16Electrical Safety Properly maintain electrical equipment. Only use extension cords for temporary fixes.Don’t overload electrical outlets.Use UL approved plug strips, not cube-taps.Keep workplace dry.Turn off space heaters when un-attended.
17Computer Workstation Ergonomics If work on a computer more than 1 hour per day:Must complete training:Web Based:Register for EHS-3400On-Site for groups of 10 or moreLearn good posture for working at your computer.Alternate activities to break up repetitive motions.Seek medical attention promptly for any symptoms of injuries.
18Computer Ergonomics Posture Placement of - Monitor - Input devices Take Breaks
19Violence in the Workplace Stanford University will not tolerate violence or threats of violence.Anyone experiencing or observing imminent violence should callReport any acts or threats of violence to your supervisor/instructor.Review Administrative Guide Policy 23.9
20Other Safety Training Back Safety Hazard Communication Fire ExtinguisherLaboratory Safety:Chemical HygieneElectrical SafetyCompressed Gas SafetyHazardous waste managementRadiological SafetyLaser SafetyBiological Safety
22Emergency Preparedness Report the Emergency - Is it Serious?Health threatening vs. non-health threateningKnow the Emergency Numbers to call9-911(stay on the line until the operator hangs up)EH&S urgent assistance (day or night)Know the location of:fire extinguisher, alarm box, exit routeEmergency Assembly Point (EAP)
23Prepare for a FireKnow where your pull boxes, exits, and fire extinguishers are located.EH&S offers Fire Extinguisher Training.Do not prop open fire doors.Turn off space heaters when you are not there.Participate in drills.
24How to Respond to a Fire STAY CALM!!! Evacuate the fire area. Close doors.Report the fire by pulling the alarm and calling from a safe location.Upon hearing the alarm, stop work, close doors and proceed to the nearest exit. Use the stairs, drop & crawl if smoke is present.Go to your EAP.
25Evacuation Procedures Hint - What do you do when you go homeTake essential items with youClose your door (don’t lock)Use the stairs - don’t take the elevatorPlan for co-workers requiring assistanceNote unsafe conditions and injuries on your way outReport to your Emergency Assembly Point (EAP)When is it safe to re-enter the building?Always follow the instructions of your local Response Team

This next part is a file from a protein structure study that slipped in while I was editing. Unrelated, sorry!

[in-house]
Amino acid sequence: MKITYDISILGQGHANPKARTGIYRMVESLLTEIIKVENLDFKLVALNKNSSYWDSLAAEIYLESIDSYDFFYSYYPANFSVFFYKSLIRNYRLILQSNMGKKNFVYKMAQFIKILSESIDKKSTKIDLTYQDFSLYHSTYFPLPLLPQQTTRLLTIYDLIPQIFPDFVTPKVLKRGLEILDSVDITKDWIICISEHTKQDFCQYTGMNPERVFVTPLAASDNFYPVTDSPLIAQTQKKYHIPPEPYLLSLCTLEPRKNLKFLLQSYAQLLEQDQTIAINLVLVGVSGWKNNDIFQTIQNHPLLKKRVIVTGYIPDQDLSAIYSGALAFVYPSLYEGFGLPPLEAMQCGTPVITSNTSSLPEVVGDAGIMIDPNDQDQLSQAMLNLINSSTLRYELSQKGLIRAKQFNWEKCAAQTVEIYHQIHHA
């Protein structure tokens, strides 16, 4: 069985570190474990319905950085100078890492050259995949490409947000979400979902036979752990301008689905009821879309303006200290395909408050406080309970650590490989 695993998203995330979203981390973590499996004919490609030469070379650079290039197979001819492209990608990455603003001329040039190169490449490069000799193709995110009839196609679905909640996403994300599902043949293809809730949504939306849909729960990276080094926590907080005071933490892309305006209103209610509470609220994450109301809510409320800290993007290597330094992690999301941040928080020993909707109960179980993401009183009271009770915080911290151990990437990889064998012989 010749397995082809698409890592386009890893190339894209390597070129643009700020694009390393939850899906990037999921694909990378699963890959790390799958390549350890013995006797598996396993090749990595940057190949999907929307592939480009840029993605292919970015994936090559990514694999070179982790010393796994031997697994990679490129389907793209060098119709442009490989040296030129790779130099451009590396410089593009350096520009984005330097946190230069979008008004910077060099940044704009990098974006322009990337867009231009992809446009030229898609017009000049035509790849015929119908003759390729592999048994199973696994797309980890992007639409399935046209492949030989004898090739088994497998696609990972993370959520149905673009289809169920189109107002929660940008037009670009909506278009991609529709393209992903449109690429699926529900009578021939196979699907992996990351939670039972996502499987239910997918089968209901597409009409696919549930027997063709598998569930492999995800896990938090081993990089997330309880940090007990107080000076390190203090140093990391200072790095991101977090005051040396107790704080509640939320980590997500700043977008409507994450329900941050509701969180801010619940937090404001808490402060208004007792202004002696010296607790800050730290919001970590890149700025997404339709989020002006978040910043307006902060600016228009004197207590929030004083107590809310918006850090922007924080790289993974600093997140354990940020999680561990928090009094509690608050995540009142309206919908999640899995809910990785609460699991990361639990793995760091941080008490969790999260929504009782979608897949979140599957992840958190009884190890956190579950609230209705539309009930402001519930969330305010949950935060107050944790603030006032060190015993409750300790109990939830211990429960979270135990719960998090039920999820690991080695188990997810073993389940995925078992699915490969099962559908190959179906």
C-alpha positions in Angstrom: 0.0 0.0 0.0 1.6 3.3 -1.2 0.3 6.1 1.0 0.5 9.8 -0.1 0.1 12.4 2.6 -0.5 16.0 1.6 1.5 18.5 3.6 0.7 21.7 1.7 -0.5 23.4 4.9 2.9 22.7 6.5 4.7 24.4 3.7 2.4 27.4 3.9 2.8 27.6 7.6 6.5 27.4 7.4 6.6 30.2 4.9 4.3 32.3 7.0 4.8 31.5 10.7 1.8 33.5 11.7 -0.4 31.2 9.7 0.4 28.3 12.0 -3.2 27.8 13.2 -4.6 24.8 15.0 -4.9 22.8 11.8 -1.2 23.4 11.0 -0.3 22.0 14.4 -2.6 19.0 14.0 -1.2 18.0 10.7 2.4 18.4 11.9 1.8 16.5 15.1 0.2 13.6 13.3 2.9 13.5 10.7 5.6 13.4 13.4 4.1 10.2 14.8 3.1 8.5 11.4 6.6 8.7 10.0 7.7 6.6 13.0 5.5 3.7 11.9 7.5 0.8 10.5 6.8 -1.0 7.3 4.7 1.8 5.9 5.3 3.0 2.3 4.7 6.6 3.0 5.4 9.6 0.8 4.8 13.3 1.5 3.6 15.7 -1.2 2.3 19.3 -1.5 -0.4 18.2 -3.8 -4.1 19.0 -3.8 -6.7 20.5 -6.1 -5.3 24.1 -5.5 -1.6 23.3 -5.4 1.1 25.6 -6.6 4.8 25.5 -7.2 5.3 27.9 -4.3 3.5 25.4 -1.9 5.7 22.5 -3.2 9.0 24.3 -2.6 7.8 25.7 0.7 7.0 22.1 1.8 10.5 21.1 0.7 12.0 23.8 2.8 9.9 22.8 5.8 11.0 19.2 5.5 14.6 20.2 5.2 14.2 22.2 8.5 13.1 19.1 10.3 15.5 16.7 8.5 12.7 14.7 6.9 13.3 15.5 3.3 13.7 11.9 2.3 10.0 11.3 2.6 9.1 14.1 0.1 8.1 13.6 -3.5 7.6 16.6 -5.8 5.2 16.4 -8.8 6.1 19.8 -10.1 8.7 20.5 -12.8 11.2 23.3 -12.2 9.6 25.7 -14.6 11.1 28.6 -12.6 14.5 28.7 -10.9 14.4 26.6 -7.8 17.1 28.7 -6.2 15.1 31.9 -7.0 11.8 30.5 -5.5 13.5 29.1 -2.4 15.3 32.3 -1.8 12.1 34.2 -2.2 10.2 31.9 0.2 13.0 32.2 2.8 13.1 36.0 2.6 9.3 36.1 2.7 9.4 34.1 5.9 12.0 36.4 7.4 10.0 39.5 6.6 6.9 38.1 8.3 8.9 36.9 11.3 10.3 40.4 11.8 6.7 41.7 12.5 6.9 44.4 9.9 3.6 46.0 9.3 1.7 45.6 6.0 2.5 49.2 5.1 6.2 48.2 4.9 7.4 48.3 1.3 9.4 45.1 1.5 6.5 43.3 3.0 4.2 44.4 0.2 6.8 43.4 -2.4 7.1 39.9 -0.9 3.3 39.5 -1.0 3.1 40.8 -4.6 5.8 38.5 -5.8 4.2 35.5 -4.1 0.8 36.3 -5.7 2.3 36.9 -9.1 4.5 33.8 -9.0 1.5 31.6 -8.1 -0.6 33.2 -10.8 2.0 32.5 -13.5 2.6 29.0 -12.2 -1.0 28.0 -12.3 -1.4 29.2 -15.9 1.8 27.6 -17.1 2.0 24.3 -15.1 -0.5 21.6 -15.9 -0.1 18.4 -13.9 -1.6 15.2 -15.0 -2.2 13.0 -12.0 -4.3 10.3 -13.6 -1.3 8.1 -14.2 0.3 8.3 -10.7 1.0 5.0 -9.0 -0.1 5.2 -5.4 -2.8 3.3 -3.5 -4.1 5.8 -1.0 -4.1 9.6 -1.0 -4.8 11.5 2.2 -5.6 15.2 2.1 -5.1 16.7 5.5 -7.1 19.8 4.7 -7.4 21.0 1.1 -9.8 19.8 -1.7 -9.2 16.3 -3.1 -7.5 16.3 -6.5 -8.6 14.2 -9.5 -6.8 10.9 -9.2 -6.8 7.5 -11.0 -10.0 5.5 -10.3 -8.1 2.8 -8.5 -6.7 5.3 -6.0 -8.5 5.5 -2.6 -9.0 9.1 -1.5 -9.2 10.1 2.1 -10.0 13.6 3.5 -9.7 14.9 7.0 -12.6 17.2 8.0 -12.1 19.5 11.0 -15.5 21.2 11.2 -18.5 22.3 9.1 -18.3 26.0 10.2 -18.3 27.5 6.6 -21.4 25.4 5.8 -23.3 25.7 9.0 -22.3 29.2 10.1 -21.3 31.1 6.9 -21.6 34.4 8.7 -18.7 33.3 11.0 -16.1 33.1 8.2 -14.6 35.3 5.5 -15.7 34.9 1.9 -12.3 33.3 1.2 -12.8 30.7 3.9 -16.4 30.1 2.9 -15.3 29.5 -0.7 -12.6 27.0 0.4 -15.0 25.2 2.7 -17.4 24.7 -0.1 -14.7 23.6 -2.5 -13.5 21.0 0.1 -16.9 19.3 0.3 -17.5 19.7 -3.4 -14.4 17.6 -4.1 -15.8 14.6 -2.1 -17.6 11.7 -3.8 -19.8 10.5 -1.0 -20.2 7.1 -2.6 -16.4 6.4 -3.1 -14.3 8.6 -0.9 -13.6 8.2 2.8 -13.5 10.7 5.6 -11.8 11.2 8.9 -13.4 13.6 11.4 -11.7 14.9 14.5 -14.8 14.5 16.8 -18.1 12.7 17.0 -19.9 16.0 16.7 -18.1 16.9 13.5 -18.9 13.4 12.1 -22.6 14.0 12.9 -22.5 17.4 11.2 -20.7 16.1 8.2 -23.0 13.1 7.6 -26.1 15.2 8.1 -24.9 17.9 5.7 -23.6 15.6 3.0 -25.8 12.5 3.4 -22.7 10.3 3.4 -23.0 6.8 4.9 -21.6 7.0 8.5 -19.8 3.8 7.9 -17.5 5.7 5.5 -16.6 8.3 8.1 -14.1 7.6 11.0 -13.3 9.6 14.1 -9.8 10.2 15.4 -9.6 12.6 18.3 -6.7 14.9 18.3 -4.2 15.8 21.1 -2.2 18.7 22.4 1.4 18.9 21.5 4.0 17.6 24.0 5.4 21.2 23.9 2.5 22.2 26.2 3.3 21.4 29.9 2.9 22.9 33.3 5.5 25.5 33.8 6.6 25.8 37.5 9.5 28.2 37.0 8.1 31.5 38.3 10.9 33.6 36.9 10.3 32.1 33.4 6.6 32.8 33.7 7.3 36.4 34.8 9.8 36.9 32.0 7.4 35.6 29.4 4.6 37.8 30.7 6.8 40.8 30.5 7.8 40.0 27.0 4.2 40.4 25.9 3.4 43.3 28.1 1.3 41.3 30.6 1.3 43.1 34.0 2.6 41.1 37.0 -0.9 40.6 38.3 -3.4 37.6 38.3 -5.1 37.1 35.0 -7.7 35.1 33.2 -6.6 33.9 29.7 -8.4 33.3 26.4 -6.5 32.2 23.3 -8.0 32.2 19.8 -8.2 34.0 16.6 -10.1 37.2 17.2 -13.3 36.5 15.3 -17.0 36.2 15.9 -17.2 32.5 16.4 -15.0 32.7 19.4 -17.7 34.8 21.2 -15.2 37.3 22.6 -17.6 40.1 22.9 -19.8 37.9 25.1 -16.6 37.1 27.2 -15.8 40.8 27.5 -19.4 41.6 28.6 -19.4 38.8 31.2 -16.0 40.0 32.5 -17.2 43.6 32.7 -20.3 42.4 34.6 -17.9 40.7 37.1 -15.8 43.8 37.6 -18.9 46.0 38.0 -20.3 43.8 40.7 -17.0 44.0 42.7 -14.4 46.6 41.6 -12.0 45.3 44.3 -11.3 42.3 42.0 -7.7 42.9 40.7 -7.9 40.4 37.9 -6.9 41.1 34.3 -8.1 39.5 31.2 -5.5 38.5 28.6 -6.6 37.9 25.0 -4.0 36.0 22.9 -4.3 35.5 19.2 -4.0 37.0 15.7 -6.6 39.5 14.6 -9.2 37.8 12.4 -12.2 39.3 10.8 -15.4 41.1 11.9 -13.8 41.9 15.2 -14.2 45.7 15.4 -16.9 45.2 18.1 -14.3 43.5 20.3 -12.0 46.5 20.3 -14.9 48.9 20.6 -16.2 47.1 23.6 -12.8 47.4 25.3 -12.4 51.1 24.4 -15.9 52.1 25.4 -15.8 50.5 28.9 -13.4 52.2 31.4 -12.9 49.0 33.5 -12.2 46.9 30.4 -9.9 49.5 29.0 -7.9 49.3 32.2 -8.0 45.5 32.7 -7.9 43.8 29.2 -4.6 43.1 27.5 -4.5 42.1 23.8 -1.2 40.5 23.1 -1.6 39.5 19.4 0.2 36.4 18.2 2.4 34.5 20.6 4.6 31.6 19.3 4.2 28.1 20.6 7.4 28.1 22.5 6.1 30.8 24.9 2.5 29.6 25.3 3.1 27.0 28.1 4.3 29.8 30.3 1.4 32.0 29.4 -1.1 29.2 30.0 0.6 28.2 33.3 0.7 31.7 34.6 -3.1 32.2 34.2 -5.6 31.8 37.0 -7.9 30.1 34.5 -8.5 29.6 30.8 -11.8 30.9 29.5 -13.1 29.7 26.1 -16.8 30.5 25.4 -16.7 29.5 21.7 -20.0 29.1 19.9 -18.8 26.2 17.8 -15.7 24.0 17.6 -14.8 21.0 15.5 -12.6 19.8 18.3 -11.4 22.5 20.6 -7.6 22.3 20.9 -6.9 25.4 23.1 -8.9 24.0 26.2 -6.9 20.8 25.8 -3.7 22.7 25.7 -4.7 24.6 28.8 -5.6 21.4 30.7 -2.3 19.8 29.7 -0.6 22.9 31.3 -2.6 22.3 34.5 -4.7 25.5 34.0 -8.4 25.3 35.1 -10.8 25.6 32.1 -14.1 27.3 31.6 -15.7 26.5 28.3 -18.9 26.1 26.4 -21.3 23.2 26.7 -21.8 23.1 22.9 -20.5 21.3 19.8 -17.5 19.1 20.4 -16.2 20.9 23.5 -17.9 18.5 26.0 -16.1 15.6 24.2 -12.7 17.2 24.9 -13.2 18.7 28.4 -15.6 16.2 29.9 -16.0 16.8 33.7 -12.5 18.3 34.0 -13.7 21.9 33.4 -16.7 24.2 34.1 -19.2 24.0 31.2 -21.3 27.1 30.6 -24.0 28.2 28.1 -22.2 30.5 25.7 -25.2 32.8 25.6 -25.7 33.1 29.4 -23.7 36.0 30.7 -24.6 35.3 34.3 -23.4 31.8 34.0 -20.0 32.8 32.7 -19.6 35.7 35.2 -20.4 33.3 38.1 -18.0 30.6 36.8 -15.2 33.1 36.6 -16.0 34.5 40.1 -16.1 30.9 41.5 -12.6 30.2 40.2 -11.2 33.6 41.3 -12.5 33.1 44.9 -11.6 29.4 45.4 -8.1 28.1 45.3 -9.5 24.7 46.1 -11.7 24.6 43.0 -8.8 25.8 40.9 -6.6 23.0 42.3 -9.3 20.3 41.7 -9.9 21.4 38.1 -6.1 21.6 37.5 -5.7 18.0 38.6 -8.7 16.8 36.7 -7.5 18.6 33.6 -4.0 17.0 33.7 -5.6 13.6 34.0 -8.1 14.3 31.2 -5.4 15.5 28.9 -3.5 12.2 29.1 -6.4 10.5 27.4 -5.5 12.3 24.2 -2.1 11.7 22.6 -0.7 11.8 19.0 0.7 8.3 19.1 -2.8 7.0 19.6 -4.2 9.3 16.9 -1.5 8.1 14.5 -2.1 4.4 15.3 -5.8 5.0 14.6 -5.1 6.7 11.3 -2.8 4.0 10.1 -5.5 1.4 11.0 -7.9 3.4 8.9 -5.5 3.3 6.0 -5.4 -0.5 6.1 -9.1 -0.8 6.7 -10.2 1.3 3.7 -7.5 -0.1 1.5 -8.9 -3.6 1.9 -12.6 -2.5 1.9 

26Emergency Assembly Point (EAP) Symbol Look for this sign on grey wooden posts.
28Stanford University Main Entrance - April 17, 1906
29Earthquake Video ClipClassroom during 1989 Loma Prieta
30Prepare for an Earthquake Store large or heavy objects on lower shelves.Plan so your door will not be blocked if something falls.Where do you go in an earthquake?under a desk, away from windows.Make an Emergency Kit.Department management should secure bookcases, cabinets, over 4 feet tall.
31Purchase Supplies Emergency Kits (Home, Work, Car) Extra Supplies Minimum 10-day supply of food and water at homeFlashlights, radio, and spare batteriesExtra supplies in work area and carExtra SuppliesWarm clothing, shoes, extra glasses and prescription medications#1 RuleIf you don’t have it with you… It can’t help you!!!
32How to Respond to an Earthquake In the event of an earthquake:STAY CALM!!! Think!Stay where you are.Take cover:under deskaway from glass, tall objects, etc.Wait until the shaking stops and evacuate the building cautiously by stairway, take essentials.Go to your EAP.
34TO GET EMERGENCY INFORMATION about SU Stanford Emergency HotlinesSU Emergency Information HotlineStudent Information HotlineTo call from another city or state SHAKETo call from abroad * Tell your family about these numbers !Go to the Stanford emergency websiteListen to KZSU (90.1FM) Listen to community Emergency Alert System (*) radioKCBS 740 AM(*) formerly known as the Emergency Broadcast System
35Emergency Wallet CardAdd Your Local Emergency Hotline